Note: This is part of a series of posts about Far Away Moses, a fascinating celebrity of the 19th century, who served as the model for one of the keystone heads on the Thomas Jefferson Building. Moses, a Sephardic Jew from Constantinople, knew some of the most prominent Americans of his era, including Theodore Roosevelt and Mark Twain. See the first post about Moses here. See the second post here.
In a previous post about the fascinating character known as Far Away Moses (whose face adorns the outside of the Thomas Jefferson Building, where I sit writing this post), I covered the basics of his life and mentioned some of the ways in which his story became part of the folklore of the late 19th and early 20th centuries. In particular, I discussed legends and tall tales about Moses and his extraordinary honesty, which circulated among English-speaking tourists to the Ottoman Empire, and later influenced his career as a merchant, a store manager in several U.S. and Ottoman cities, and the manager of the Turkish Bazaar at the 1893 Columbian World’s Exposition in Chicago. 
But there were also other folk stories about Far Away Moses, who was a dragoman, tour guide, and merchant active in Istanbul, Cairo, and several American cities during the 19th century. Moses was best known for having been Mark Twain’s guide in Istanbul, and thus mentioned in The Innocents Abroad, but he was also written about by many contemporary writers who traveled in the Ottoman Empire, which seems to have led also to a substantial oral tradition of Far Away Moses stories. One mystery in particular caused several tales to arise: where did Far Away Moses get his name?
Several legends about this circulated in the 19th and early 20th centuries. In the most common story, his name was Moses, and he was admonished, usually by Mark Twain, for always being so far away. An example of this story was retold by Hubert Howe Bancroft on pages 857-858 of The Book of the Fair, his account of the 1893 exposition:
But attracting more attention than anything else in the village, is a small, white-bearded man whom Mark Twain introduced to the world many years ago. It is related in Innocents Abroad how the author selected him for his guide through the narrow, tortuous streets of Constantinople. Although he could speak English, the man was rather of taciturn mood, and Twain was so much interested in what he saw that he did not care to talk. Finally, after they had travelled together for a while, the latter asked the guide his name. ‘Moses,’ was the reply. Now, having always lived in Constantinople, Moses was not specially interested in its sights, and while Twain would be standing before some gorgeous mosque or bazaar, as though rooted with the intensity of admiration, his guide would still keep plodding on. The humorist was so often distanced in this unequal contest that he dubbed him ‘far-away Moses,’ and thus he was recognized by thousands who visited the plaisance.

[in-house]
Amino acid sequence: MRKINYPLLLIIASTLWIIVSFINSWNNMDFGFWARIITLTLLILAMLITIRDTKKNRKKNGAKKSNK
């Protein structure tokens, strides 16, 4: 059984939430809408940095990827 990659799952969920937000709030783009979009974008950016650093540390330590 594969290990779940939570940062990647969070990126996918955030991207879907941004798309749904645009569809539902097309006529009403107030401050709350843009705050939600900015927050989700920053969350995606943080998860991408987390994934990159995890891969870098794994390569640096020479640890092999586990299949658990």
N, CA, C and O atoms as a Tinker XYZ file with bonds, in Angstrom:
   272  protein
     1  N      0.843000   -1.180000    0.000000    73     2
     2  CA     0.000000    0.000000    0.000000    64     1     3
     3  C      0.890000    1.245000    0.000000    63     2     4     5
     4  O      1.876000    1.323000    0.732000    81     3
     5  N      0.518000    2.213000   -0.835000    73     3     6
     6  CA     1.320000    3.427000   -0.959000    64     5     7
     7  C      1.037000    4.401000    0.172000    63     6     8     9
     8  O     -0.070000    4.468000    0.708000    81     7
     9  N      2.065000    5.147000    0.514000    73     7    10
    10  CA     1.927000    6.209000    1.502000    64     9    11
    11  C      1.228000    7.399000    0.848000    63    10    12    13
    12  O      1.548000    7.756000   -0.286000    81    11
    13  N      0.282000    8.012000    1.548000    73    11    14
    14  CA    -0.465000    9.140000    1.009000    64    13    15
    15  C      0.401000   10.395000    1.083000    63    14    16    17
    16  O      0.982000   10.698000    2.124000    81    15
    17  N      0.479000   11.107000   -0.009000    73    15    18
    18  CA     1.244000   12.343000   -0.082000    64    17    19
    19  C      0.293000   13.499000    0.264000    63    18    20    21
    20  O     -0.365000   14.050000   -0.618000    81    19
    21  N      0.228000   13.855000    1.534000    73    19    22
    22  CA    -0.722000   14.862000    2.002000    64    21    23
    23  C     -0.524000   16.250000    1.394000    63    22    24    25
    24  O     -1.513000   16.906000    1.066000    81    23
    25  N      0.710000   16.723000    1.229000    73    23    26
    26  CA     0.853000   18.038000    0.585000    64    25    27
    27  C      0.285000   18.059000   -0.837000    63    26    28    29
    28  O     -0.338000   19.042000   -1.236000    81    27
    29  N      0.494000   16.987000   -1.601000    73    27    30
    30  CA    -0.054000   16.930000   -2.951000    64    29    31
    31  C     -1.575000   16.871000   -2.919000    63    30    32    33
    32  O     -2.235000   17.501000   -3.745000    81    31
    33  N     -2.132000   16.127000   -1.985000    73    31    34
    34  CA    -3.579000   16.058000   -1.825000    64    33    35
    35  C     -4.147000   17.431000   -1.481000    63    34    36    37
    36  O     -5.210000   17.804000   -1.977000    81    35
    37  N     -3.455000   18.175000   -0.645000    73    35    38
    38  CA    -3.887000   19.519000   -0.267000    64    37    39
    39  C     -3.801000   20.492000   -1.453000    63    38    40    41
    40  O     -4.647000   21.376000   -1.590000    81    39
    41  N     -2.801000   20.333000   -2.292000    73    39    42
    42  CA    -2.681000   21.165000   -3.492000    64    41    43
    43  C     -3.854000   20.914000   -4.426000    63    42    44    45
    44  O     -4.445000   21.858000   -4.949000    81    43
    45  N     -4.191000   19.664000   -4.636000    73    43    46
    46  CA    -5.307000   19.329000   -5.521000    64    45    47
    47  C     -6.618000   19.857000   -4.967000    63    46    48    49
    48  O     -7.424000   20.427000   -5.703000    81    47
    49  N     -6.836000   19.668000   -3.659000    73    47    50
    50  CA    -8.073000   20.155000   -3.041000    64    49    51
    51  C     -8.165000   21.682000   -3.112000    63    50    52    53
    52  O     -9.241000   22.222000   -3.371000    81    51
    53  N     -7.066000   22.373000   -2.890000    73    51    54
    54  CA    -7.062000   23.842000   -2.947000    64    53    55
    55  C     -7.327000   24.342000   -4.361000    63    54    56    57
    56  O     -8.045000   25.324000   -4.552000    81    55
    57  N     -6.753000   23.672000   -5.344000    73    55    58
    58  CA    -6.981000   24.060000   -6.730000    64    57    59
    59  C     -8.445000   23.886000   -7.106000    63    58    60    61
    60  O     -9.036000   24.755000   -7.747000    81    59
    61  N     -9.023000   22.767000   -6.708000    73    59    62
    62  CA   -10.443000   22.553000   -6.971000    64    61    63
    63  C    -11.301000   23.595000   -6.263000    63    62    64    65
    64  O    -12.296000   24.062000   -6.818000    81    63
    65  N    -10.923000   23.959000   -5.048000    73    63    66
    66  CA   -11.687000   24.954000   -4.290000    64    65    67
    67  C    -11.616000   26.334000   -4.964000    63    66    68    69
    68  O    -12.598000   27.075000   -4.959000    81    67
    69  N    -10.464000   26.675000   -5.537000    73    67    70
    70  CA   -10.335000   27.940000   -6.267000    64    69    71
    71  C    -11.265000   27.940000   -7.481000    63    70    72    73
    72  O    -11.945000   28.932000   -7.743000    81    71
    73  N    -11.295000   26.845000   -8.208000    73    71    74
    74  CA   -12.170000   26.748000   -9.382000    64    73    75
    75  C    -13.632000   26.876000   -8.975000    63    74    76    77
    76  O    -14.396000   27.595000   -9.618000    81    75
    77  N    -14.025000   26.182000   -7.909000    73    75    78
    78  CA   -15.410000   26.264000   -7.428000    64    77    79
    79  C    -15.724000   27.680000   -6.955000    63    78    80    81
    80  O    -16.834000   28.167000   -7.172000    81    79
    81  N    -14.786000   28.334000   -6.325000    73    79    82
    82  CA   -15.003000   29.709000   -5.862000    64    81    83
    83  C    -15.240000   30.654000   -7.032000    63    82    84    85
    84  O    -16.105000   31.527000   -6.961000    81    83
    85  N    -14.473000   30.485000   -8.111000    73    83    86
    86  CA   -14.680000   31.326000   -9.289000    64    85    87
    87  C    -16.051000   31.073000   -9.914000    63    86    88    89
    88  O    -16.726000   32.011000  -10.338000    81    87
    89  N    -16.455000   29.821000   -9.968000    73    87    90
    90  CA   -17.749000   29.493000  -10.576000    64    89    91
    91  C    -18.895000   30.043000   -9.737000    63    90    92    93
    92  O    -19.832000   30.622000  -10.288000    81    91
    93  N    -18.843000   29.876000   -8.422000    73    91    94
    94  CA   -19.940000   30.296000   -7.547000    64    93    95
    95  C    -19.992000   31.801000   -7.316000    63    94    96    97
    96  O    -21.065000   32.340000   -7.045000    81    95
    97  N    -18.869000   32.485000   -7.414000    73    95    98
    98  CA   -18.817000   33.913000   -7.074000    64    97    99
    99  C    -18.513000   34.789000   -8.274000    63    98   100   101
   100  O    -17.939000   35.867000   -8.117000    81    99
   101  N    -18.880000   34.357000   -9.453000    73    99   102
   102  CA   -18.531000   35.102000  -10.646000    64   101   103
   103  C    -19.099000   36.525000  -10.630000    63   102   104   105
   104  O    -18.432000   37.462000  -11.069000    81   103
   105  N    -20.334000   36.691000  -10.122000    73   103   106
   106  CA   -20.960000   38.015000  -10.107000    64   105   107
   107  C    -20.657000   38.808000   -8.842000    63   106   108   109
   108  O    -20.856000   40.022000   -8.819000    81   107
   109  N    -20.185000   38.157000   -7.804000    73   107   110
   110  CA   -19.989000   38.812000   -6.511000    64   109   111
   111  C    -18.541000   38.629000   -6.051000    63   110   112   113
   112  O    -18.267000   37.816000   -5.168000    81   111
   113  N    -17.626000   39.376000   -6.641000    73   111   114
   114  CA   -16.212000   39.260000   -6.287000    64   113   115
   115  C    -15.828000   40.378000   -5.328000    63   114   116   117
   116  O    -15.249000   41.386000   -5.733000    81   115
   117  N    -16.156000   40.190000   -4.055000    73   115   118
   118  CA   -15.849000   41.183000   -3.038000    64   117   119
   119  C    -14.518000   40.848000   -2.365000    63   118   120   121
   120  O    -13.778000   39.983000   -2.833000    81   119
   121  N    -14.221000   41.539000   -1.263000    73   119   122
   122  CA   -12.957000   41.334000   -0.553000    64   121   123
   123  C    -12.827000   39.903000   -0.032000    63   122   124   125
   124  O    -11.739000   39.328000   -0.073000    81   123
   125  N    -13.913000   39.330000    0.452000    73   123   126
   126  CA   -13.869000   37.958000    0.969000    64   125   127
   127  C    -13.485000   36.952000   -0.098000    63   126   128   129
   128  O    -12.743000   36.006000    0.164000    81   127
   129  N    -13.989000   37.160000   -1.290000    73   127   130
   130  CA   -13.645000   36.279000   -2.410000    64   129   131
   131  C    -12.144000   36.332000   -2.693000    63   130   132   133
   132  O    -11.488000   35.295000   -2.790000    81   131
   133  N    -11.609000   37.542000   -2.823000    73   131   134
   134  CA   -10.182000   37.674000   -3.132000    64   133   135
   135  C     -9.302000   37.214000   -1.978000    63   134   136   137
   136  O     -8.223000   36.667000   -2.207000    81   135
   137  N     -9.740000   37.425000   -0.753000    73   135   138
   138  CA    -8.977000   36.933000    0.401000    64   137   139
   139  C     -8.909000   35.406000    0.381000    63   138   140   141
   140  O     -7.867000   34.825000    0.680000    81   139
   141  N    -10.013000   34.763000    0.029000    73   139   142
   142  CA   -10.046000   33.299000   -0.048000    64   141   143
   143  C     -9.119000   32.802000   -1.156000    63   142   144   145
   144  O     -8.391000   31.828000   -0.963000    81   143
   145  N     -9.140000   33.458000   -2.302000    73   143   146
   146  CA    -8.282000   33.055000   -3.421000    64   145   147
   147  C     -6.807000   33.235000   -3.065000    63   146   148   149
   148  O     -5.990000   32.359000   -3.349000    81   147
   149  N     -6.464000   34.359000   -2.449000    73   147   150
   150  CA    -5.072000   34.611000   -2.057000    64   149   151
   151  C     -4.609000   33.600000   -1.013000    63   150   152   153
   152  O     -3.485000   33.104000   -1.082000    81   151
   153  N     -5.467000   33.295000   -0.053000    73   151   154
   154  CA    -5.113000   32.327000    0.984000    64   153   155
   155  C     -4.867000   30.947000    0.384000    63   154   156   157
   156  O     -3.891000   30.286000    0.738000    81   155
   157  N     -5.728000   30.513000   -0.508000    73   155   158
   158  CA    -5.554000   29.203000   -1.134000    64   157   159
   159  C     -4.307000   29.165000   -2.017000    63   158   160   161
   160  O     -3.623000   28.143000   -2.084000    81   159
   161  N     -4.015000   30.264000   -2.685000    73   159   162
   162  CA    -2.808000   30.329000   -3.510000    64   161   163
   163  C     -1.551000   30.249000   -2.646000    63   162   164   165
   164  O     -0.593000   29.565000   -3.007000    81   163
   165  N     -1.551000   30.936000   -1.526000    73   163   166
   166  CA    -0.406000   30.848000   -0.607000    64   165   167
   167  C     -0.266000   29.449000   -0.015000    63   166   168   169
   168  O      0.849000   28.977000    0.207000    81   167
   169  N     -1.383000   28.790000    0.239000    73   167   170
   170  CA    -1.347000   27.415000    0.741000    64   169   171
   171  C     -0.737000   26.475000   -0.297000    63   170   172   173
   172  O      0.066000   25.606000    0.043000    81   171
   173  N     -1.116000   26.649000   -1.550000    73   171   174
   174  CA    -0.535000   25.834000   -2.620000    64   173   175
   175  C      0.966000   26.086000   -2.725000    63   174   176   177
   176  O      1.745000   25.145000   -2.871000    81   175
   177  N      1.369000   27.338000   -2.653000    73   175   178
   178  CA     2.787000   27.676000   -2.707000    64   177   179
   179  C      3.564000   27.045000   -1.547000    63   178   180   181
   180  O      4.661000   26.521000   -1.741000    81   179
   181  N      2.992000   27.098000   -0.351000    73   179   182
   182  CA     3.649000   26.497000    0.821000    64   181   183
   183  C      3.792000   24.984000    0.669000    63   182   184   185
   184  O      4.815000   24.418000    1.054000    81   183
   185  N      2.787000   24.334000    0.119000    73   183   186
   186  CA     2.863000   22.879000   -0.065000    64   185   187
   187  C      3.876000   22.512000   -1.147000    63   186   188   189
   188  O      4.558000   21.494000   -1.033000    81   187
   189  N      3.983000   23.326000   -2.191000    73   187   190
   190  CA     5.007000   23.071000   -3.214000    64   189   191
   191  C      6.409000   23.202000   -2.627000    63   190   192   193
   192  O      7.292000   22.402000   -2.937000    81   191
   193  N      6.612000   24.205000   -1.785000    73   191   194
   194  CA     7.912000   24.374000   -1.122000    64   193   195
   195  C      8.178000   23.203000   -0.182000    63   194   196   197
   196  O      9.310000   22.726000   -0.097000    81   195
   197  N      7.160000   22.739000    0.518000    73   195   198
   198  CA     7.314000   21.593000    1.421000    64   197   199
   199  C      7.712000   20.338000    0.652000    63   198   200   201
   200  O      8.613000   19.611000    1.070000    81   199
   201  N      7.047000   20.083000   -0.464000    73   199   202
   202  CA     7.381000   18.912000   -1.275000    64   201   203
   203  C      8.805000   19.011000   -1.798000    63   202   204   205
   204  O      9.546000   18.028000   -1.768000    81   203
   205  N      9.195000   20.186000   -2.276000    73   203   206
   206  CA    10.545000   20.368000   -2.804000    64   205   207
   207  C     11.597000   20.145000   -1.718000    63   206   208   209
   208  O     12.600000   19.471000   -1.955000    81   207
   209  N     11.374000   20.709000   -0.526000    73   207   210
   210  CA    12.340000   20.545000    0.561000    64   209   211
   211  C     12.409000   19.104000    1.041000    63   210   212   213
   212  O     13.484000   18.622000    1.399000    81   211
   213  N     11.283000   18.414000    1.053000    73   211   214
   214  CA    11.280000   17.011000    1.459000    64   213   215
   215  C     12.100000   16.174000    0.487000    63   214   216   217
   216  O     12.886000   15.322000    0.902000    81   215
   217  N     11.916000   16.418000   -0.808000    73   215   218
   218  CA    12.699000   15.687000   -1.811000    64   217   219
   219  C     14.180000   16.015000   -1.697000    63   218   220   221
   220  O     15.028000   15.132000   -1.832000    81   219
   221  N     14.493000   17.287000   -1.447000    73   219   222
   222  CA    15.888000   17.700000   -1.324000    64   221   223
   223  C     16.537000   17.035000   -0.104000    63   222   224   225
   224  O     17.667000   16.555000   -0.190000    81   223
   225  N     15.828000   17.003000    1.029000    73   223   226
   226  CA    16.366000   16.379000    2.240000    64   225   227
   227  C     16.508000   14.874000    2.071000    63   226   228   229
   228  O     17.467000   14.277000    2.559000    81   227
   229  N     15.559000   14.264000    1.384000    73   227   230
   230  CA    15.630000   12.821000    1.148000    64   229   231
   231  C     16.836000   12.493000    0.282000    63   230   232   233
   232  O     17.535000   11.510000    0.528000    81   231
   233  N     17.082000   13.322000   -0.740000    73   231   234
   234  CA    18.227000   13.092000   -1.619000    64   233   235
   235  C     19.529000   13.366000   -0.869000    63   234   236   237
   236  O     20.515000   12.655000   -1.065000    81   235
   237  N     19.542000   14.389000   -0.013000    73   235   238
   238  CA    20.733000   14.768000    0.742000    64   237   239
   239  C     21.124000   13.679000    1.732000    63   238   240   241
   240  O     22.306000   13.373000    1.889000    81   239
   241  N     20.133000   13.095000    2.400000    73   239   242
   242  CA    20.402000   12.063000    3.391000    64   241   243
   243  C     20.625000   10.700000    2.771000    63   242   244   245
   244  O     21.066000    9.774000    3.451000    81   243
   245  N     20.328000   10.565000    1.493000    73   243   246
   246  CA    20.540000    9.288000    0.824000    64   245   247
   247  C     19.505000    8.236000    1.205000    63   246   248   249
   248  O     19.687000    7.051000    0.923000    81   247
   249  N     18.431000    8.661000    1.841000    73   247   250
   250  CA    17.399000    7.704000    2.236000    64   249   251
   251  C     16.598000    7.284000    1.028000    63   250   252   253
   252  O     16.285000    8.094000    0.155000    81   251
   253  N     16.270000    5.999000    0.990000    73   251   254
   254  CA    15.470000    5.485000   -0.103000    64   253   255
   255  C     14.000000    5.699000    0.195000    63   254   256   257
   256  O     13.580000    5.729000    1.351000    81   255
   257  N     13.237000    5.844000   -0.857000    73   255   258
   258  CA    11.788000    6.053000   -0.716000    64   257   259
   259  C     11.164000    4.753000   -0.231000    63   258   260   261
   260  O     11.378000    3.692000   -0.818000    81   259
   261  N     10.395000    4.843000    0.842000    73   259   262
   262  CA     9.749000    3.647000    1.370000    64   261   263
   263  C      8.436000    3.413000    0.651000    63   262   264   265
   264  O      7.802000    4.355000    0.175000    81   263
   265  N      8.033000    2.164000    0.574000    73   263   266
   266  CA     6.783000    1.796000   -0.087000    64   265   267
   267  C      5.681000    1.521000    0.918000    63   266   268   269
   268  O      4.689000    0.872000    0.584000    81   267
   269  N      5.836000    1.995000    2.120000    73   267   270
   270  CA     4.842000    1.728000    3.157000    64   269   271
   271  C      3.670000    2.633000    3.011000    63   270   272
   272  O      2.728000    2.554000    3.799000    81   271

Similarly, the anonymous article ‘Finishing the Fair,’ in the San Francisco Chronicle, Apr. 19, 1893, page l, told the story this way:
The humorist and the guide strolled along together, the former being so intensely interested in what he saw that he often stood stock still in the road to admire the strange architecture of the houses and shops. But Moses kept plodding away, with the result that when the humorist resumed his tramp the Turk was so far ahead of him that it was with difficulty that he was called back. So often did Twain find himself alone in his tramps through the crooked streets of Constantinople that he facetiously dubbed his guide and chaperone ‘Far Away.’
Another variant was told by Thomas James Donlon in his account of the Oriental rug trade, ‘Getting Wise in the Rug Business,’ in the July 31, 1915 Saturday Evening Post:
In 1876 Robert Levy, a Turkish Jew, conceived the idea of bringing to America a collection of rugs. He also brought with him a native of Constantinople who had acted as guide to Mark Twain and who was known as Faraway Moses. Thus he had been dubbed by the humorist, who always found himself left so far behind by his eager guide that he was compelled perpetually to shout after him ‘Don’t go so far away, Moses’ in order to keep him somewhere within hailing distance. He put Moses in his book, which had a great vogue at that time, and made him famous. Levy located on Broadway and widely advertised the presence of the notorious cicerone of the famous humorist. Crowds flocked to the store to see Faraway Moses, and the beauty, durability, and value of the Oriental rug were thus brought to the notice of the American public.
Finally, Cyrus Adler, who helped Moses’s company get the concession to run the Turkish area of the World’s Columbian Exposition, and who himself got a tour from Far Away Moses, recorded his version of the tale in his book I Have Considered the Days in 1941:
When Mark Twain went through Constantinople he would stop at a shop, and when he looked around for his guide he would see Moses fifty yards ahead, and, as this got to be a habit, he dubbed him Faraway Moses.
Amusingly, all these authors seem to think they are recounting something from Twain’s book, The Innocents Abroad, in which he talks about his meeting with Moses. Yet nothing like it exists in Twain’s account (which is quoted in full in my previous post). In fact, Twain clearly states that the dragoman was already called “Far Away Moses” by the time the two met. To corroborate this, there are accounts of his activities that use the name Far Away Moses dating back at least four years before he met Mark Twain.
The fact that the earliest of these writers states explicitly that Twain recounts this story, when Twain does no such thing, suggests strongly that the story was alive in oral tradition by 1893; Bancroft must have heard it somewhere else and assumed it was in Twain’s book. The only other explanation would be that Bancroft chose to invent a story out of whole cloth and deceive his readers into thinking it was in Twain’s book, which seems both pointless and doomed to fail.